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Alliance's tribal jibe was a slur on Irish language

This week's attack on the Irish speaking community by the Alliance Party follows on from comments by the same party during an Assembly debate in November about an Irish language strategy when they referred to Irish speakers as "a tribe". Whilst their recent comments may be part of an effort to woo Unionist and loyalist voters prior to May's elections it is nonetheless shameful.

This week's attack was in response to Conor Murphy's proposal to give communities the option to erect Irish signage in their towns and villages if they requested it (at no cost to DRD). There are of course already town place name signs in parts of North Antrim such as Ballycastle and Cushendall which are in both Irish and English. This has not led to a "tribal ghettoising carve up of the area" as the Alliance's Judith Cochrane ludicrously alleged. Is the Alliance Party seriously suggesting that GAA clubs, schools and other groups who have a sign in the Irish language outside their premises or on a road side are involved in "tribal ghettoising"?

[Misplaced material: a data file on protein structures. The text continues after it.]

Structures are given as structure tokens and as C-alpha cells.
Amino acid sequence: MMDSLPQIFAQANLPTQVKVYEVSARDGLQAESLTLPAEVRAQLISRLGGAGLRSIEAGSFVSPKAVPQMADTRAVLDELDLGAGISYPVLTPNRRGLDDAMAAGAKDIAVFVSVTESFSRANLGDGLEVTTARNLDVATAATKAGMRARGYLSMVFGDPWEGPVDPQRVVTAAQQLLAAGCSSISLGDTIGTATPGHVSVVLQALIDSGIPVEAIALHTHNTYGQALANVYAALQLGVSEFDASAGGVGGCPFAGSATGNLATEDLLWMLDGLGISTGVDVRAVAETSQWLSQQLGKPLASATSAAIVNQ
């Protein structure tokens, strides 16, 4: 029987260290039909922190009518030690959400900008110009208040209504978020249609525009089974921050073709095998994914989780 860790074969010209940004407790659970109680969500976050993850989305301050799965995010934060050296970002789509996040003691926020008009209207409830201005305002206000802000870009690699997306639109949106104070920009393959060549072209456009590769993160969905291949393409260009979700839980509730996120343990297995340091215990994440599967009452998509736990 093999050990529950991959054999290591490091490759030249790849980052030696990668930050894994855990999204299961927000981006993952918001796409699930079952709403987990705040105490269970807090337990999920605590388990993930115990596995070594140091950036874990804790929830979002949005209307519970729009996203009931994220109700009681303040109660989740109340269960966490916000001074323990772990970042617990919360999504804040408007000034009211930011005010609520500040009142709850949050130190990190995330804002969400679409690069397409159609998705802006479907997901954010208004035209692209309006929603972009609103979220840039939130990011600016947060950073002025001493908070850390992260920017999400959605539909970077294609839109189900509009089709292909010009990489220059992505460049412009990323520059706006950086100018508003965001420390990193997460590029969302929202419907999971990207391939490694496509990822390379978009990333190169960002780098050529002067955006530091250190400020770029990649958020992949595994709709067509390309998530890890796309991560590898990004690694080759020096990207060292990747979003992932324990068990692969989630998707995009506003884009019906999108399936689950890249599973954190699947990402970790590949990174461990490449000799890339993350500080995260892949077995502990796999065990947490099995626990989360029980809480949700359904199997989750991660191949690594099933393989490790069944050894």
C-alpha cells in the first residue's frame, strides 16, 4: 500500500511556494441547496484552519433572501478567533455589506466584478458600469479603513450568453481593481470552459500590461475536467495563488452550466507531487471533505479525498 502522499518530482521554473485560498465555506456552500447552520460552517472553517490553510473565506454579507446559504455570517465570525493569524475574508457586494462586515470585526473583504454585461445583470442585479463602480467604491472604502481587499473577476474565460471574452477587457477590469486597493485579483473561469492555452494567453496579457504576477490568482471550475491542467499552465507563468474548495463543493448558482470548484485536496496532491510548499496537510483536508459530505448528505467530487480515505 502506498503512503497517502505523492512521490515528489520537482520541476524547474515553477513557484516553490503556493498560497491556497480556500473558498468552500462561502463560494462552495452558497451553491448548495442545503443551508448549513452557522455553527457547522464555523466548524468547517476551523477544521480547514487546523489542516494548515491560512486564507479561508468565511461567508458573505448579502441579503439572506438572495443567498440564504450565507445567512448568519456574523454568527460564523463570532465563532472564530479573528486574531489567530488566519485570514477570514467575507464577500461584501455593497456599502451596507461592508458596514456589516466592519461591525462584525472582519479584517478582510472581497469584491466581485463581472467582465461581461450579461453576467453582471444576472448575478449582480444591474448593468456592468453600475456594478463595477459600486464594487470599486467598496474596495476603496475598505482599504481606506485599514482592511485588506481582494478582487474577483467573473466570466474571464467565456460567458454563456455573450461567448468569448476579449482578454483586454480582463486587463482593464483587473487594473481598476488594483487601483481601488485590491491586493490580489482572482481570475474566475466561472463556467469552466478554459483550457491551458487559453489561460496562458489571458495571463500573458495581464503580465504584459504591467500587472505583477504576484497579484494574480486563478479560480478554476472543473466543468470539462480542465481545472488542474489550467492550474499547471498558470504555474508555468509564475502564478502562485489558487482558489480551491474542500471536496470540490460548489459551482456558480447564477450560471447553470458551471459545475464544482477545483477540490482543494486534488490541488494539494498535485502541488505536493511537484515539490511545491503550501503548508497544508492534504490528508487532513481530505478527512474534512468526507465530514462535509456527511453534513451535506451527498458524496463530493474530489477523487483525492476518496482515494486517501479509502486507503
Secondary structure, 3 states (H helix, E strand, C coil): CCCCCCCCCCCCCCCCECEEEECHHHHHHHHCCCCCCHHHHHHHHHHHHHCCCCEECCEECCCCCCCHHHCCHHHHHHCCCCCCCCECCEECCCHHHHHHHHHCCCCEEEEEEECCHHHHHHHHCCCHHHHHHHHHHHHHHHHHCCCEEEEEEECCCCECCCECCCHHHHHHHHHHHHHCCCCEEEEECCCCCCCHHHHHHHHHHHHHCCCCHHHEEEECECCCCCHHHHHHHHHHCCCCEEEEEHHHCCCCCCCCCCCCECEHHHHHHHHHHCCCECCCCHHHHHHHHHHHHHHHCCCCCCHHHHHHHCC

Promoting an indigenous language is normal in the rest of Ireland, Scotland, Wales and indeed most of Europe. The argument which Alliance is putting forward has been the doctrine of the DUP and UUP for years and is based on intolerance.

David Ford, as leader of Alliance, owes the Irish language and Irish cultural community an apology for these slanderous comments. His party talks a lot about a shared future, but the Alliance version of a shared future clearly does not include promoting the Irish language and culture.

Daithí McKay

Sinn Fein MLA, North Antrim


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